By Barry Rubin
One should not generalize in describing European states. Still, the case of the Netherlands shows interesting points regarding both attitudes toward Israel and Islam.
Let’s start with the Israel issue. I’ve been closely following the new Dutch government, formed after an election in which 55 percent of the voters supported explicitly pro-Israel parties.
When the new foreign minister Uri Rosenthal was asked about the country’s policy toward Israel by the extremist (and virulently hostile) Green Left party, he replied that he thinks it’s necessary to develop further the relationship with Israel because the right to exist of Israel, the only democracy in the region, is still put in doubt by some nations and groups. “The Netherlands want to push back against attempts of delegitimizing Israel. Israel’s right to exist must be very clear and Israel should should feel supported in this by the international community.”
If the Netherlands wants to support the peace process, even in pushing for Israeli compromises, this can only be done, he explains, if the country engages in more intensive cooperation with Israel.
We should remember that in most countries there is a strong–and party partisan–debate on these issues. Government policy often depends on who wins the elections. The clearest differences exist in Italy, Germany, and the Netherlands; to a real if somewhat lesser extent in France and the United Kingdom, but this point is true everywhere in Europe.
Another development in Europe, however, is rising antisemitism. Here’s an article providing examples of both sympathetic and unsympathetic reactions on the issue by various Dutch figures.
Having reliable statistics at last regarding the number of Muslims in Europe also makes it timely to discuss that issue. The European left often argues that Muslims face imminent persecution and even massive repression. One of the more sophisticated versions of this theme comes from the Dutch Labor Party journalist and intellectual Geert Mak in one of the country’s leading newspapers:
“No, in the comparison between Jews and Muslims it’s not about deportation and mass-murder. It’s about the beginning, about the 1930s, when Jews felt themselves excluded and when it was spoken about them as it is now about Muslims.”
Yet how can one deal with this issue without noting the fact that Islamists who are Muslim have committed more than 10,000 terrorist attacks in the last two decades? Or the fact that in many mosques in the West, preachers systematically incite hatred for Jews and Christians? Or that a whole series of special privileges are demanded by local Muslim leaders that break the Western democratic tradition of equal treatment under law? Or that the overwhelmingly main cause of growing antisemitism in Europe comes from the Muslim sector of the population?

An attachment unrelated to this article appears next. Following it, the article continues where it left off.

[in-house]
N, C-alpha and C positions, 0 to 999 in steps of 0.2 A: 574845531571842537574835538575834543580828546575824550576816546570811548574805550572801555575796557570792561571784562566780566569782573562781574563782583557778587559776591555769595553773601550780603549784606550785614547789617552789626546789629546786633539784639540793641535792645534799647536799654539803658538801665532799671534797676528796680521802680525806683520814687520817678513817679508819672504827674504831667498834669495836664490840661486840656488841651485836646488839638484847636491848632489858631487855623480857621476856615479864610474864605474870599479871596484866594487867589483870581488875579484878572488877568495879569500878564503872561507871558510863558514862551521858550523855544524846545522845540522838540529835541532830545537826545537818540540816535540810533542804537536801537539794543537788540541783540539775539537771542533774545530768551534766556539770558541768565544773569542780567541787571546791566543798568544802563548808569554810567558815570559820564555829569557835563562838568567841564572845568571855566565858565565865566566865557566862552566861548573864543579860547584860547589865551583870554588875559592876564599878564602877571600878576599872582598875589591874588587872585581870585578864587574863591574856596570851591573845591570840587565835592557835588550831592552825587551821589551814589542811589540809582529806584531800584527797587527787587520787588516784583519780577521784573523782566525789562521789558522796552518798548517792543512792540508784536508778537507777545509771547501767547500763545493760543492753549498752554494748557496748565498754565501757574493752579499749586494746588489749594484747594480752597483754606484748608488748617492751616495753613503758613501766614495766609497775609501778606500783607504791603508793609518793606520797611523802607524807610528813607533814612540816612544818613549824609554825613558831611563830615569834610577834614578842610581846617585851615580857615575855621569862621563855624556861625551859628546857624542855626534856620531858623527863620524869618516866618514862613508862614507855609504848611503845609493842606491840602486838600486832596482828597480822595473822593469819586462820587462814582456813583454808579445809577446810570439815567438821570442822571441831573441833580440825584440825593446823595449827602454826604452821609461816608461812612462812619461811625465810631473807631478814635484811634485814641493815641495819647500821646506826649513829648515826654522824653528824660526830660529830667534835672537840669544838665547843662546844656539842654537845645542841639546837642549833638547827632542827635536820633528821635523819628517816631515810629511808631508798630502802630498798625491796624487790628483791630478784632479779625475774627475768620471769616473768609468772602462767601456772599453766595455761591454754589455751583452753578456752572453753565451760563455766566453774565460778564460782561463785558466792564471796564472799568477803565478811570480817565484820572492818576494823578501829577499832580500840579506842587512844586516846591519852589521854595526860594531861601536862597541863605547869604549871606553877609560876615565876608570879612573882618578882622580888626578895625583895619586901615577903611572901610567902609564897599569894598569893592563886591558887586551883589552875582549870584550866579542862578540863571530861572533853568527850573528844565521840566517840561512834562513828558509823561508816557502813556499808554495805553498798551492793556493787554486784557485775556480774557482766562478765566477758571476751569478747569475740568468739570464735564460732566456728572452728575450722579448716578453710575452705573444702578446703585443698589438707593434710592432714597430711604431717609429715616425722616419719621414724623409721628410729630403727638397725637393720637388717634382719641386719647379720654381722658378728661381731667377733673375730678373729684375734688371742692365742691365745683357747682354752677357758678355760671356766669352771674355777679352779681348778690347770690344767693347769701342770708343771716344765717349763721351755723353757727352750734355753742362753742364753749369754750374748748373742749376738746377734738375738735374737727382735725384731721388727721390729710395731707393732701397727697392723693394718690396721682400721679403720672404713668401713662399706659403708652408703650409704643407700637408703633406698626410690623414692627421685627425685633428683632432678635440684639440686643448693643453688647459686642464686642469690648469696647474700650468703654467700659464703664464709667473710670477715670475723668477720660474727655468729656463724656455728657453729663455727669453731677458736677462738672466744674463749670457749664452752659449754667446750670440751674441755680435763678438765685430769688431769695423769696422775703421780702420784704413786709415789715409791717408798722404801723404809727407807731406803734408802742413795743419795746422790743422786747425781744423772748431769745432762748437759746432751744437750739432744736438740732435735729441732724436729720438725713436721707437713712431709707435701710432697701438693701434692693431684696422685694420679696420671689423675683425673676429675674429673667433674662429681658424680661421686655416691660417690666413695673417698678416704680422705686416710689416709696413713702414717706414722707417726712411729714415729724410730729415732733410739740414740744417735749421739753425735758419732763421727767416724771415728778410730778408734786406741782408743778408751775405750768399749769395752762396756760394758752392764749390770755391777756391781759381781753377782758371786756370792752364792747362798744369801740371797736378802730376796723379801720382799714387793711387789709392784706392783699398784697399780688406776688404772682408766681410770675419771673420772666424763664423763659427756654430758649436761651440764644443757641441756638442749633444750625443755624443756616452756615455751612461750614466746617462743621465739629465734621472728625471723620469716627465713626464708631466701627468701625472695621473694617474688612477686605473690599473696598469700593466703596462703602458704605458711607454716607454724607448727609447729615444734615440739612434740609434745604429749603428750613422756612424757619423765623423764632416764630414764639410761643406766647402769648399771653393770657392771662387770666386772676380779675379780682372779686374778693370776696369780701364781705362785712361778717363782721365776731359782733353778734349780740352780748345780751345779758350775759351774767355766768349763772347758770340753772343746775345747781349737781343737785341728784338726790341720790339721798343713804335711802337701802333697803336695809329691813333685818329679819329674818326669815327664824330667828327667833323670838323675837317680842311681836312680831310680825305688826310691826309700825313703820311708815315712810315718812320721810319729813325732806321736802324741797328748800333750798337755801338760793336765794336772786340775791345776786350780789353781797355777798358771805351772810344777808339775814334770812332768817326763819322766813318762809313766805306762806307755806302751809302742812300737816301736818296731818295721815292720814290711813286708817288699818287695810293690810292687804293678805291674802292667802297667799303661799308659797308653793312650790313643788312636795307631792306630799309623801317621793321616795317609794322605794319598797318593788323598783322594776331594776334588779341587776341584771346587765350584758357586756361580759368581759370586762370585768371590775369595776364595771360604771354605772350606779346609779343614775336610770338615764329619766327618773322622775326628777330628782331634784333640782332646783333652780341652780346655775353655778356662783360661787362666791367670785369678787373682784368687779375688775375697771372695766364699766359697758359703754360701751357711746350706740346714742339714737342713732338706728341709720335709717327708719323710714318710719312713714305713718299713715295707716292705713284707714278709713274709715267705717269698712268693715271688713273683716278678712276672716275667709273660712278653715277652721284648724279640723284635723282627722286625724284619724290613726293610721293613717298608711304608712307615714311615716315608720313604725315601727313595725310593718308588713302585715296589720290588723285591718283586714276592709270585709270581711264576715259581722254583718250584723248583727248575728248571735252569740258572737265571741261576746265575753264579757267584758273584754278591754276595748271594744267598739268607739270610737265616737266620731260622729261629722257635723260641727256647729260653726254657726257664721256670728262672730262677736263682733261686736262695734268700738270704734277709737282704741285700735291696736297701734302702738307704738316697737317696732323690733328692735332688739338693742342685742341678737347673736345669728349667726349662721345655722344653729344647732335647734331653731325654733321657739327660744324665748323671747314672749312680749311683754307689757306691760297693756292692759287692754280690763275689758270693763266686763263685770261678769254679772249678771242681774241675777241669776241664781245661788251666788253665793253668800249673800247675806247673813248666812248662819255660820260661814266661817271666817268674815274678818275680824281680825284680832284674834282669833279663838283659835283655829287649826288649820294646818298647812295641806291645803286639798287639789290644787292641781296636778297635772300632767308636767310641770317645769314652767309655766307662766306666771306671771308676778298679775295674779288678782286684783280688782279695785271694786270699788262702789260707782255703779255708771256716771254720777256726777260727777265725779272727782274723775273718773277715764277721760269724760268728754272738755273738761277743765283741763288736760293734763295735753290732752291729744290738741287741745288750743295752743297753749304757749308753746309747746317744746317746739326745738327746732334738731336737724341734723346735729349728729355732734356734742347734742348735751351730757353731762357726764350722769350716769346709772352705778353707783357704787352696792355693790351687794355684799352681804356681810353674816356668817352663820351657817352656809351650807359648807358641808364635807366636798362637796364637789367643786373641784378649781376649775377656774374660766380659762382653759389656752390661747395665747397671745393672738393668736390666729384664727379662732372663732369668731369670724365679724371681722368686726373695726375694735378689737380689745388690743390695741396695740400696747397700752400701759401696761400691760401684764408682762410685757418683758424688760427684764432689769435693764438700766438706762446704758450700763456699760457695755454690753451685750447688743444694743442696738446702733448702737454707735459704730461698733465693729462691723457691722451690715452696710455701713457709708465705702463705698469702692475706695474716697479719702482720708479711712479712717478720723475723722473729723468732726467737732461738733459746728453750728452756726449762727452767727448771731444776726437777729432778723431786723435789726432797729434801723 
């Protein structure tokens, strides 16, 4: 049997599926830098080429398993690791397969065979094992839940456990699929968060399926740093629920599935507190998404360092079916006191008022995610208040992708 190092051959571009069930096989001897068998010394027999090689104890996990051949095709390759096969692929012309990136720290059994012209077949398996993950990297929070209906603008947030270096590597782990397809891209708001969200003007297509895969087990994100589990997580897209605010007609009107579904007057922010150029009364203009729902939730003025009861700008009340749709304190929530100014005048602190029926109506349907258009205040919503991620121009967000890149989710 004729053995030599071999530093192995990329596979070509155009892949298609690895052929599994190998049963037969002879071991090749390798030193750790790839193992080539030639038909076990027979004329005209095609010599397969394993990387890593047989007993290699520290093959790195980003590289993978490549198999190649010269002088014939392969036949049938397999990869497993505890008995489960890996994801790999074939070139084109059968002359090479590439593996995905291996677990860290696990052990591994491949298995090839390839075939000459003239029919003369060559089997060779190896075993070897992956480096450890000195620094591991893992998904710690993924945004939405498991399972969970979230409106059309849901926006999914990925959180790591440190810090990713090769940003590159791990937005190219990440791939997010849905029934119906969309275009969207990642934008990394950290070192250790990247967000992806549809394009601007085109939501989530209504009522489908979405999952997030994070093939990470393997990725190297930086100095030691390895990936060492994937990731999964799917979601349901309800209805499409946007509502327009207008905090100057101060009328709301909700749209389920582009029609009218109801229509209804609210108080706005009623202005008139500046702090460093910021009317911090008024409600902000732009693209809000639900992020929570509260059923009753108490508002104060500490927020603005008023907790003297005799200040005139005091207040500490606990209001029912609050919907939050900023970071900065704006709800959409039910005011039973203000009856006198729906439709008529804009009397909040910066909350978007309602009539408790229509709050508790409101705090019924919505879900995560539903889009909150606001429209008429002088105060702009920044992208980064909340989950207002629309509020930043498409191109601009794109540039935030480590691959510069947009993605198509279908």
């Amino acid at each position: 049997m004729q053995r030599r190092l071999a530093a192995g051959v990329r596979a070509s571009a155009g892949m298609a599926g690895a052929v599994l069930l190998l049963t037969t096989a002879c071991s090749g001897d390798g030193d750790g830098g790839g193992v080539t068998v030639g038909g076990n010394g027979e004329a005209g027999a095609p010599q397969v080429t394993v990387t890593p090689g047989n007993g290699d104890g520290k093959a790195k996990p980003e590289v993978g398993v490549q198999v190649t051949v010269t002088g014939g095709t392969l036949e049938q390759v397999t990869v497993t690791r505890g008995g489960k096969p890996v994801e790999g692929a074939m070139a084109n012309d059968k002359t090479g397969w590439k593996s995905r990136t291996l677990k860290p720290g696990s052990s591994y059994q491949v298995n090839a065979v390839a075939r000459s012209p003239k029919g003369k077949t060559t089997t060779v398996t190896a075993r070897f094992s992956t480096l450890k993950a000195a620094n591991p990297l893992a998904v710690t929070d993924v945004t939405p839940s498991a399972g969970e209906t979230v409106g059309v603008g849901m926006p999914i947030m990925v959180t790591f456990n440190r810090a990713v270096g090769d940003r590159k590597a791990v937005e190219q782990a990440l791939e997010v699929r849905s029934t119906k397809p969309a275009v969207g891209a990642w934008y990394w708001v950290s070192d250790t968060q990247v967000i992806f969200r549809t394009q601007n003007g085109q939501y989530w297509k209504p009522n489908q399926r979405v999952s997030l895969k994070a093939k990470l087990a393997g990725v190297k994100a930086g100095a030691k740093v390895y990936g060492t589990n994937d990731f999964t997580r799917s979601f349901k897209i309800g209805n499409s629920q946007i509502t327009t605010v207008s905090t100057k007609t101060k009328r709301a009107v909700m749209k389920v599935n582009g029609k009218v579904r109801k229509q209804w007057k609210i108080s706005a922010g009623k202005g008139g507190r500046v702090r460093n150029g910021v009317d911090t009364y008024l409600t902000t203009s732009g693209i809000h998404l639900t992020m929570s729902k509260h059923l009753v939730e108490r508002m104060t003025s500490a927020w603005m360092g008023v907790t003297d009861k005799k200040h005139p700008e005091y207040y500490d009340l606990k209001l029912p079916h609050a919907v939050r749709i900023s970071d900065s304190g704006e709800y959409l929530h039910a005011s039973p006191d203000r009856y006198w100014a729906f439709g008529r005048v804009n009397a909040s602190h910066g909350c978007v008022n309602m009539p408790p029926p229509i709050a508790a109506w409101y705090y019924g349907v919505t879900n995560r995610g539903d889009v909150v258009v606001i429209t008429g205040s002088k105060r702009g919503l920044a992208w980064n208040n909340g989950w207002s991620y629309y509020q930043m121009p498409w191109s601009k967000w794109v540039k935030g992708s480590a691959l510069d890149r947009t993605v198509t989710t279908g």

Needless to say, Jews in the 1930s weren’t doing any of these things. There was not a single incident of violence by Jews against the Christian majority. While Jews were sometimes accused of religiously preaching hatred against Christians, those claims were always false. And far from asking for special privileges, most Jews were trying desperately to assimilate culturally while the rest only wanted to be left alone. If one ignores these differences it is impossible to understand the situation today.
Here’s one little detail reported by the French press agency, AFP that provides an ironic example of the problem. A Lebanon-born Swedish citizen named Munir Awad was arrested in Somalia in 2007 and again in 2009 in Pakistan on suspicion of involvement in terrorism. The Swedish foreign ministry helped get him freed on both occasions. Awad expressed his gratitude. Now Awad has been again arrested–in Sweden–after participating in a plot to “kill as many people as possible” in an attack on a Danish newspaper that published cartoons he found objectionable.
There is a real problem here and–as the Awad case indicates–neither generosity nor appeasement will make it go away.
But let’s go back to what Mak said: “It’s about the beginning, about the 1930s, when Jews felt themselves excluded and when it was spoken about them as it is now about Muslims.”